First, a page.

Amsterdam’s somewhat saucy and spicy reputation precedes it, and this beautiful Dutch city, criss-crossed by canals, always does its best to live up to it. The majority of visitors check out the superb collection of museums, especially the Rijksmuseum with its unrivalled collection of Dutch Old Masters, and the Van Gogh Museum, which is packed with visual treasures by the great artist.
Many visitors will also take a stroll through the fabled Red Light District, just to see what the fuss is all about, before heading to one of the many cafés and restaurants for a relaxing drink and something to eat.
The city has many unique things to see and do apart from its major tourist attractions, so for those looking for something a little bit different, here are a few ideas for some offbeat kinds of experience.
Situated in the heart of Amsterdam, Sherlocked is a real-life series of games, best played in a group, which sets tasks that the group has to solve. In The Architect, the scenario is an escape room, and players have 60 minutes to get out of it. The Vault is a challenging break-in game where groups have to steal a mysterious object that is locked inside the most secure safe in the city. The Port Game takes place outside in the summer months, is suitable for larger groups of up to six, and consists of an array of giant interactive puzzles that need to be solved.
Coffeeshops (not coffee shops)
These are unique to Amsterdam and are not places one would go to drink coffee. They are shops that sell cannabis, or marijuana, a drug that the Dutch authorities decriminalized in 1976 but didn’t technically make legal. It’s a slightly bizarre compromise that means that a coffeeshop can legally sell the drug but can’t actually buy it from growers. How cannabis ends up in the shops is a conundrum that the authorities don’t appear to be interested in. Some coffeeshops have smoking rooms, but it’s also permitted to smoke in the street as long as it’s not bothering other people and not near schools or playgrounds.
When something’s free, it’s usually worth taking advantage of the offer, and that’s certainly the case with free ferries that take passengers across the River IJ. They can be found at the back of the main railway station and offer an opportunity to explore a different part of the city to the south. It’s not necessary to book, and a digital timetable shows when the next ferry is due – they are very frequent.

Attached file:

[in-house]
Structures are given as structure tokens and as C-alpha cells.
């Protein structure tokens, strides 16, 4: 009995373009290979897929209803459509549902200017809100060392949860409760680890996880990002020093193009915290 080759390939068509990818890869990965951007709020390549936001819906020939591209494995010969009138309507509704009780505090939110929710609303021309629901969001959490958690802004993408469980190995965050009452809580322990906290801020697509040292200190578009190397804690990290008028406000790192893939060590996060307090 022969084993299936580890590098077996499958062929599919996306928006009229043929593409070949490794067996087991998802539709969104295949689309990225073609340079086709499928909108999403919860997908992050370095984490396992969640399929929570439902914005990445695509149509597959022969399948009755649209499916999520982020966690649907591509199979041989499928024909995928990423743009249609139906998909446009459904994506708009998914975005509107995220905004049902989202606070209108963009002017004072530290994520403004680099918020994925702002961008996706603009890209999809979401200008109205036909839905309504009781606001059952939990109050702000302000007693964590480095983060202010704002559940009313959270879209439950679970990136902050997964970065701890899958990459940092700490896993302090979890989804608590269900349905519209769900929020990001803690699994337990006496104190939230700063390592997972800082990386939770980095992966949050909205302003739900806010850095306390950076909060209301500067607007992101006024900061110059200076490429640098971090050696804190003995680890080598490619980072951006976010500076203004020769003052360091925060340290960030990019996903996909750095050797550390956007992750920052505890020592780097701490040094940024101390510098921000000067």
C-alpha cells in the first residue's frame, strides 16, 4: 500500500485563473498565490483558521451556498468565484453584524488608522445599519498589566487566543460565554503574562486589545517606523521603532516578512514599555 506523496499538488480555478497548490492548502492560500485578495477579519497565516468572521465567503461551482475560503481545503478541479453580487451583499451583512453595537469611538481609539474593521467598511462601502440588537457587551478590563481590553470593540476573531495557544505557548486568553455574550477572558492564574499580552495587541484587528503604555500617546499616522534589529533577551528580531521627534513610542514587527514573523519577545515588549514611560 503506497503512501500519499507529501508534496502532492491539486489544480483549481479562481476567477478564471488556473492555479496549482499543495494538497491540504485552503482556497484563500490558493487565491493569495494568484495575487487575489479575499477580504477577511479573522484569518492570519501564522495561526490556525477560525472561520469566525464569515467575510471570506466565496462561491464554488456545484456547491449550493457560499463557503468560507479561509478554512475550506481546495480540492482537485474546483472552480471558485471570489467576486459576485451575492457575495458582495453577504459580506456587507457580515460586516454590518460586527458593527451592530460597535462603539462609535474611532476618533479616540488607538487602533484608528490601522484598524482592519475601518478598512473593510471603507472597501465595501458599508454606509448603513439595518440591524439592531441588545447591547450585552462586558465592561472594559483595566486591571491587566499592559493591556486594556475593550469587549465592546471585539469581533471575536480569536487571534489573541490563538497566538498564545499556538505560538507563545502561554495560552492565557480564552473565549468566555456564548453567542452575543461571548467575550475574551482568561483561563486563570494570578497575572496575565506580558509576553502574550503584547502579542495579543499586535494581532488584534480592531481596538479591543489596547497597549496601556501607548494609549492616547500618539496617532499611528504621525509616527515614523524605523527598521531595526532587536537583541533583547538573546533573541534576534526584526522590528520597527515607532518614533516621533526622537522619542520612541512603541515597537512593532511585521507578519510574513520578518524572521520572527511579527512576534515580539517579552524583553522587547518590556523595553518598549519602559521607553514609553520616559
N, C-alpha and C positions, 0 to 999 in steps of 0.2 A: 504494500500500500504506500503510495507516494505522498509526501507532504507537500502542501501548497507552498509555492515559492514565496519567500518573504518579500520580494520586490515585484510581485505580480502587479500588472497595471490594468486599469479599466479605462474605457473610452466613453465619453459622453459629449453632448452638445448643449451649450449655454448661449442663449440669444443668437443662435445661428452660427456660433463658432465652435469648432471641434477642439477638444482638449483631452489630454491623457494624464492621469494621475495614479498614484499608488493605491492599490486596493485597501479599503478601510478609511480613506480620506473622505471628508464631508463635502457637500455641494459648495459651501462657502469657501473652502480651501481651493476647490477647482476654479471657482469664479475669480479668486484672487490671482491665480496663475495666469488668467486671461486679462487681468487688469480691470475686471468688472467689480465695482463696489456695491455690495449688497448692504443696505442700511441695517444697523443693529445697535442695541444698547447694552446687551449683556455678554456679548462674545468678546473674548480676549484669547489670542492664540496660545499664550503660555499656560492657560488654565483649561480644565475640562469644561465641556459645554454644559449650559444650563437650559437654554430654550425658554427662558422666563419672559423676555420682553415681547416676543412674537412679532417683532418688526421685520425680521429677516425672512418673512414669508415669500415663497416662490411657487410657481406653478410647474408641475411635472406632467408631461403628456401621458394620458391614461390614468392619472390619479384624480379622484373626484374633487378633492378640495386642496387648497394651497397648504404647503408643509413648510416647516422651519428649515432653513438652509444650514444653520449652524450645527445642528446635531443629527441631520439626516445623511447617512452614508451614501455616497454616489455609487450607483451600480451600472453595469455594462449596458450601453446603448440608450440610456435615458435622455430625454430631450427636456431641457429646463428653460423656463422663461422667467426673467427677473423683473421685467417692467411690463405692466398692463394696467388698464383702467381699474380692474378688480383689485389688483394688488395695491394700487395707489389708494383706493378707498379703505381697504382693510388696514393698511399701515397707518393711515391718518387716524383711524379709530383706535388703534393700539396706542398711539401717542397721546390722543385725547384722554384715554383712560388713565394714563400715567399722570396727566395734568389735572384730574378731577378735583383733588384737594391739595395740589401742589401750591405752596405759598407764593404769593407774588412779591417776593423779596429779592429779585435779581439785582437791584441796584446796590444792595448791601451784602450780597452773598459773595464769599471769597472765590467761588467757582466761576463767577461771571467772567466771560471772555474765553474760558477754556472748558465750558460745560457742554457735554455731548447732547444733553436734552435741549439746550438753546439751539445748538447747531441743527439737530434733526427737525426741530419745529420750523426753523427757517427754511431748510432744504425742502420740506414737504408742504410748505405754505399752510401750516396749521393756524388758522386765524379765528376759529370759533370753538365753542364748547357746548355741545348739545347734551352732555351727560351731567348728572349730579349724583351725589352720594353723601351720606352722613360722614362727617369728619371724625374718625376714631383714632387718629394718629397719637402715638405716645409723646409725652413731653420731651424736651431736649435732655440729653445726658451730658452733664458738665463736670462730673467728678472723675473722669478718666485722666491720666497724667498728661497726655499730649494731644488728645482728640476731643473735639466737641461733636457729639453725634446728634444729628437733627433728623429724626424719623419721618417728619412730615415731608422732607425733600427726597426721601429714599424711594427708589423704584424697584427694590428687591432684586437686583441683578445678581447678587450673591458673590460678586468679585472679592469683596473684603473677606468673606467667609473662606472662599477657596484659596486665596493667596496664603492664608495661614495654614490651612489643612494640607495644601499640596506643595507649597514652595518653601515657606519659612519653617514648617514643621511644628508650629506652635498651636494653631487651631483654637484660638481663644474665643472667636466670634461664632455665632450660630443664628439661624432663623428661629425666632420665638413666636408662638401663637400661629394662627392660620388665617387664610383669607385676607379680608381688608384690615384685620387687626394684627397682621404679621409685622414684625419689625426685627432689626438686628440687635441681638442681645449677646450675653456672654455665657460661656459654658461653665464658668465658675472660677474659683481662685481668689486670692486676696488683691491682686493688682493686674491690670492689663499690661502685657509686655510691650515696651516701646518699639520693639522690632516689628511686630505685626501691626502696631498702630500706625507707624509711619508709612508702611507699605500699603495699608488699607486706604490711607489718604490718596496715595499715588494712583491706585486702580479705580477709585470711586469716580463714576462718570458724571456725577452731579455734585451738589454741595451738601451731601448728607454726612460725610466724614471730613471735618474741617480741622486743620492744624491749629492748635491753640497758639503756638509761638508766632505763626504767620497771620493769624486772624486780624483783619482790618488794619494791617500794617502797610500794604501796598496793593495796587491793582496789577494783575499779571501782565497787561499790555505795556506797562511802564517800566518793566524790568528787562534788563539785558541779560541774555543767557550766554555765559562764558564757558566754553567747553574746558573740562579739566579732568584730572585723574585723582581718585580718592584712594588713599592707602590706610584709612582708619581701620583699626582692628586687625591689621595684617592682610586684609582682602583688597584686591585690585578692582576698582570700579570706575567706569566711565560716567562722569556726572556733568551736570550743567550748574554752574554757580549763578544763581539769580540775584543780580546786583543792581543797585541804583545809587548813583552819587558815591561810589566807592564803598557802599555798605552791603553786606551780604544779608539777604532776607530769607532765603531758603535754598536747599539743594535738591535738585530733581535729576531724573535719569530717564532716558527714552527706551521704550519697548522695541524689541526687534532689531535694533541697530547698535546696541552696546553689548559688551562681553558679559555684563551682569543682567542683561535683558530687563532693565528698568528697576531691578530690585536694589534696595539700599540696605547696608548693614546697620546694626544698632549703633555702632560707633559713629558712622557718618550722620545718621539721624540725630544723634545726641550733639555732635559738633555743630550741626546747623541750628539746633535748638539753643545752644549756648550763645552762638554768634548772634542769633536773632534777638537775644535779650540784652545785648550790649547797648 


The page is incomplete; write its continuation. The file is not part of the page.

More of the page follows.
Holland is noted for its profusion of cycleways, and Amsterdam is no different. In fact, it’s the easiest way to get around the city and thus worth hiring one for at least a day. Car drivers in the city are used to cyclists, but riders should always take extra care and always wear a helmet.
Hotels in Amsterdam can be quite cramped with small rooms, so prospective visitors might want to seek out something a little bit different. It’s hardly surprising that a city built around canals has a large number of houseboats where people live, and for a unique experience, it’s possible to rent an Amsterdam vacation houseboat for your next stay. A houseboat is ideal for watching the canal traffic passing to and fro and is a relaxing place to put the feet up after a long day of sightseeing.
The Nine Streets
The Nine Streets (in Dutch, they are De Negen Straatjes) are a network of picturesque streets that weave around the city’s canals. The area is a couple of minutes away from Dam Square, where the Royal Palace is situated, and the streets are packed with quirky little boutiques, art galleries, and shops. There are many good cafés for visitors who are shopped out. Leave plenty of time for exploring.
It may be the title of a classic album by Jimi Hendrix, but in Amsterdam, it’s the name of the world’s first museum of fluorescent art. It’s unusual in that visitors become a part of the art and participate in creating a piece of art. Instead of just being a viewer, as with the vast majority of art galleries, there is an opportunity to engage in this imaginative setting.
Amsterdam for all
Amsterdam is full of unique places and activities that can be enjoyed by all ages. It’s a friendly city – the Dutch are noted for being superb hosts – and its architecture, shops, and attractions can be enjoyed time and time again.